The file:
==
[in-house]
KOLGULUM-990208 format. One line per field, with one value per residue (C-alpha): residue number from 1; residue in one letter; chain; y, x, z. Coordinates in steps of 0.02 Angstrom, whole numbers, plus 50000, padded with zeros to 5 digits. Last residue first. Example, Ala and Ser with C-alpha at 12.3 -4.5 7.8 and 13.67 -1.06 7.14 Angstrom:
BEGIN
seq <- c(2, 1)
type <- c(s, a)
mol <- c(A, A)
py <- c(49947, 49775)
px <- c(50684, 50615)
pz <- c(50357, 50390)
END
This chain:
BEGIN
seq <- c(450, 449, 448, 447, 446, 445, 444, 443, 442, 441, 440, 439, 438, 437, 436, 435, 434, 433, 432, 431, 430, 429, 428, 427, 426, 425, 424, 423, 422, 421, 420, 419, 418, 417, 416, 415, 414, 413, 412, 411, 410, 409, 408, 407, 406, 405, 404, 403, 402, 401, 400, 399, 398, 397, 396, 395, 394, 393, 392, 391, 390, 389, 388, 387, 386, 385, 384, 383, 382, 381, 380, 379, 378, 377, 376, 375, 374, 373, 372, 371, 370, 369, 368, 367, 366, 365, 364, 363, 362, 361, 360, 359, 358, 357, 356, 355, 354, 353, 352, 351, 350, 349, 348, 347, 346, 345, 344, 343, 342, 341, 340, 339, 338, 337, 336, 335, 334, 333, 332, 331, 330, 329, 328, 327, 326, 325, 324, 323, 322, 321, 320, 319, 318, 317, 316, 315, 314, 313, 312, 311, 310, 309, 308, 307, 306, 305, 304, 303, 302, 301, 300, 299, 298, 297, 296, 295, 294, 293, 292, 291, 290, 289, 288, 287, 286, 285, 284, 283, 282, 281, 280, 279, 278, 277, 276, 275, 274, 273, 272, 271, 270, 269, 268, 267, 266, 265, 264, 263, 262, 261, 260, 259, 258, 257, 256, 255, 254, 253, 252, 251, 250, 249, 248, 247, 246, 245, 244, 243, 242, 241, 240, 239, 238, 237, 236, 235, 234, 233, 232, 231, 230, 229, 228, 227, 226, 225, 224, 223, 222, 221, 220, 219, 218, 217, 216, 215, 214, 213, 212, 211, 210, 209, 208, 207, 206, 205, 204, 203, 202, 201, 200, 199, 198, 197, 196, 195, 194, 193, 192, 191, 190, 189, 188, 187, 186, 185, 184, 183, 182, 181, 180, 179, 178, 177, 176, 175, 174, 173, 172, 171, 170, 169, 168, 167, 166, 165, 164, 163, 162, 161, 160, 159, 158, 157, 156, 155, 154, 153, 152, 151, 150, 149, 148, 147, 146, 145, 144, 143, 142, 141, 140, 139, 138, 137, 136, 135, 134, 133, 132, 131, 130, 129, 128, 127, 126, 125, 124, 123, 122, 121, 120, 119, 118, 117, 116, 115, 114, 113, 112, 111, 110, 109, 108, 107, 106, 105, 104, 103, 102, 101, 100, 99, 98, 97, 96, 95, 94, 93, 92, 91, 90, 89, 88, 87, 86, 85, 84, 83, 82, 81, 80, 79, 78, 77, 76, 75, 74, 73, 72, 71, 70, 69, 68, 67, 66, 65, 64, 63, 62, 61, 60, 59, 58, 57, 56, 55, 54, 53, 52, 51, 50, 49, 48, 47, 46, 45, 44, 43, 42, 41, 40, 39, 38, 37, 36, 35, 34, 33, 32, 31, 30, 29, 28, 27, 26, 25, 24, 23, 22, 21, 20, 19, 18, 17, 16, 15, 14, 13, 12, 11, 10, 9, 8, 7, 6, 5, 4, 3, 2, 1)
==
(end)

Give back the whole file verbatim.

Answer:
[in-house]
KOLGULUM-990208 format. One line per field, with one value per residue (C-alpha): residue number from 1; residue in one letter; chain; y, x, z. Coordinates in steps of 0.02 Angstrom, whole numbers, plus 50000, padded with zeros to 5 digits. Last residue first. Example, Ala and Ser with C-alpha at 12.3 -4.5 7.8 and 13.67 -1.06 7.14 Angstrom:
BEGIN
seq <- c(2, 1)
type <- c(s, a)
mol <- c(A, A)
py <- c(49947, 49775)
px <- c(50684, 50615)
pz <- c(50357, 50390)
END
This chain:
BEGIN
seq <- c(450, 449, 448, 447, 446, 445, 444, 443, 442, 441, 440, 439, 438, 437, 436, 435, 434, 433, 432, 431, 430, 429, 428, 427, 426, 425, 424, 423, 422, 421, 420, 419, 418, 417, 416, 415, 414, 413, 412, 411, 410, 409, 408, 407, 406, 405, 404, 403, 402, 401, 400, 399, 398, 397, 396, 395, 394, 393, 392, 391, 390, 389, 388, 387, 386, 385, 384, 383, 382, 381, 380, 379, 378, 377, 376, 375, 374, 373, 372, 371, 370, 369, 368, 367, 366, 365, 364, 363, 362, 361, 360, 359, 358, 357, 356, 355, 354, 353, 352, 351, 350, 349, 348, 347, 346, 345, 344, 343, 342, 341, 340, 339, 338, 337, 336, 335, 334, 333, 332, 331, 330, 329, 328, 327, 326, 325, 324, 323, 322, 321, 320, 319, 318, 317, 316, 315, 314, 313, 312, 311, 310, 309, 308, 307, 306, 305, 304, 303, 302, 301, 300, 299, 298, 297, 296, 295, 294, 293, 292, 291, 290, 289, 288, 287, 286, 285, 284, 283, 282, 281, 280, 279, 278, 277, 276, 275, 274, 273, 272, 271, 270, 269, 268, 267, 266, 265, 264, 263, 262, 261, 260, 259, 258, 257, 256, 255, 254, 253, 252, 251, 250, 249, 248, 247, 246, 245, 244, 243, 242, 241, 240, 239, 238, 237, 236, 235, 234, 233, 232, 231, 230, 229, 228, 227, 226, 225, 224, 223, 222, 221, 220, 219, 218, 217, 216, 215, 214, 213, 212, 211, 210, 209, 208, 207, 206, 205, 204, 203, 202, 201, 200, 199, 198, 197, 196, 195, 194, 193, 192, 191, 190, 189, 188, 187, 186, 185, 184, 183, 182, 181, 180, 179, 178, 177, 176, 175, 174, 173, 172, 171, 170, 169, 168, 167, 166, 165, 164, 163, 162, 161, 160, 159, 158, 157, 156, 155, 154, 153, 152, 151, 150, 149, 148, 147, 146, 145, 144, 143, 142, 141, 140, 139, 138, 137, 136, 135, 134, 133, 132, 131, 130, 129, 128, 127, 126, 125, 124, 123, 122, 121, 120, 119, 118, 117, 116, 115, 114, 113, 112, 111, 110, 109, 108, 107, 106, 105, 104, 103, 102, 101, 100, 99, 98, 97, 96, 95, 94, 93, 92, 91, 90, 89, 88, 87, 86, 85, 84, 83, 82, 81, 80, 79, 78, 77, 76, 75, 74, 73, 72, 71, 70, 69, 68, 67, 66, 65, 64, 63, 62, 61, 60, 59, 58, 57, 56, 55, 54, 53, 52, 51, 50, 49, 48, 47, 46, 45, 44, 43, 42, 41, 40, 39, 38, 37, 36, 35, 34, 33, 32, 31, 30, 29, 28, 27, 26, 25, 24, 23, 22, 21, 20, 19, 18, 17, 16, 15, 14, 13, 12, 11, 10, 9, 8, 7, 6, 5, 4, 3, 2, 1)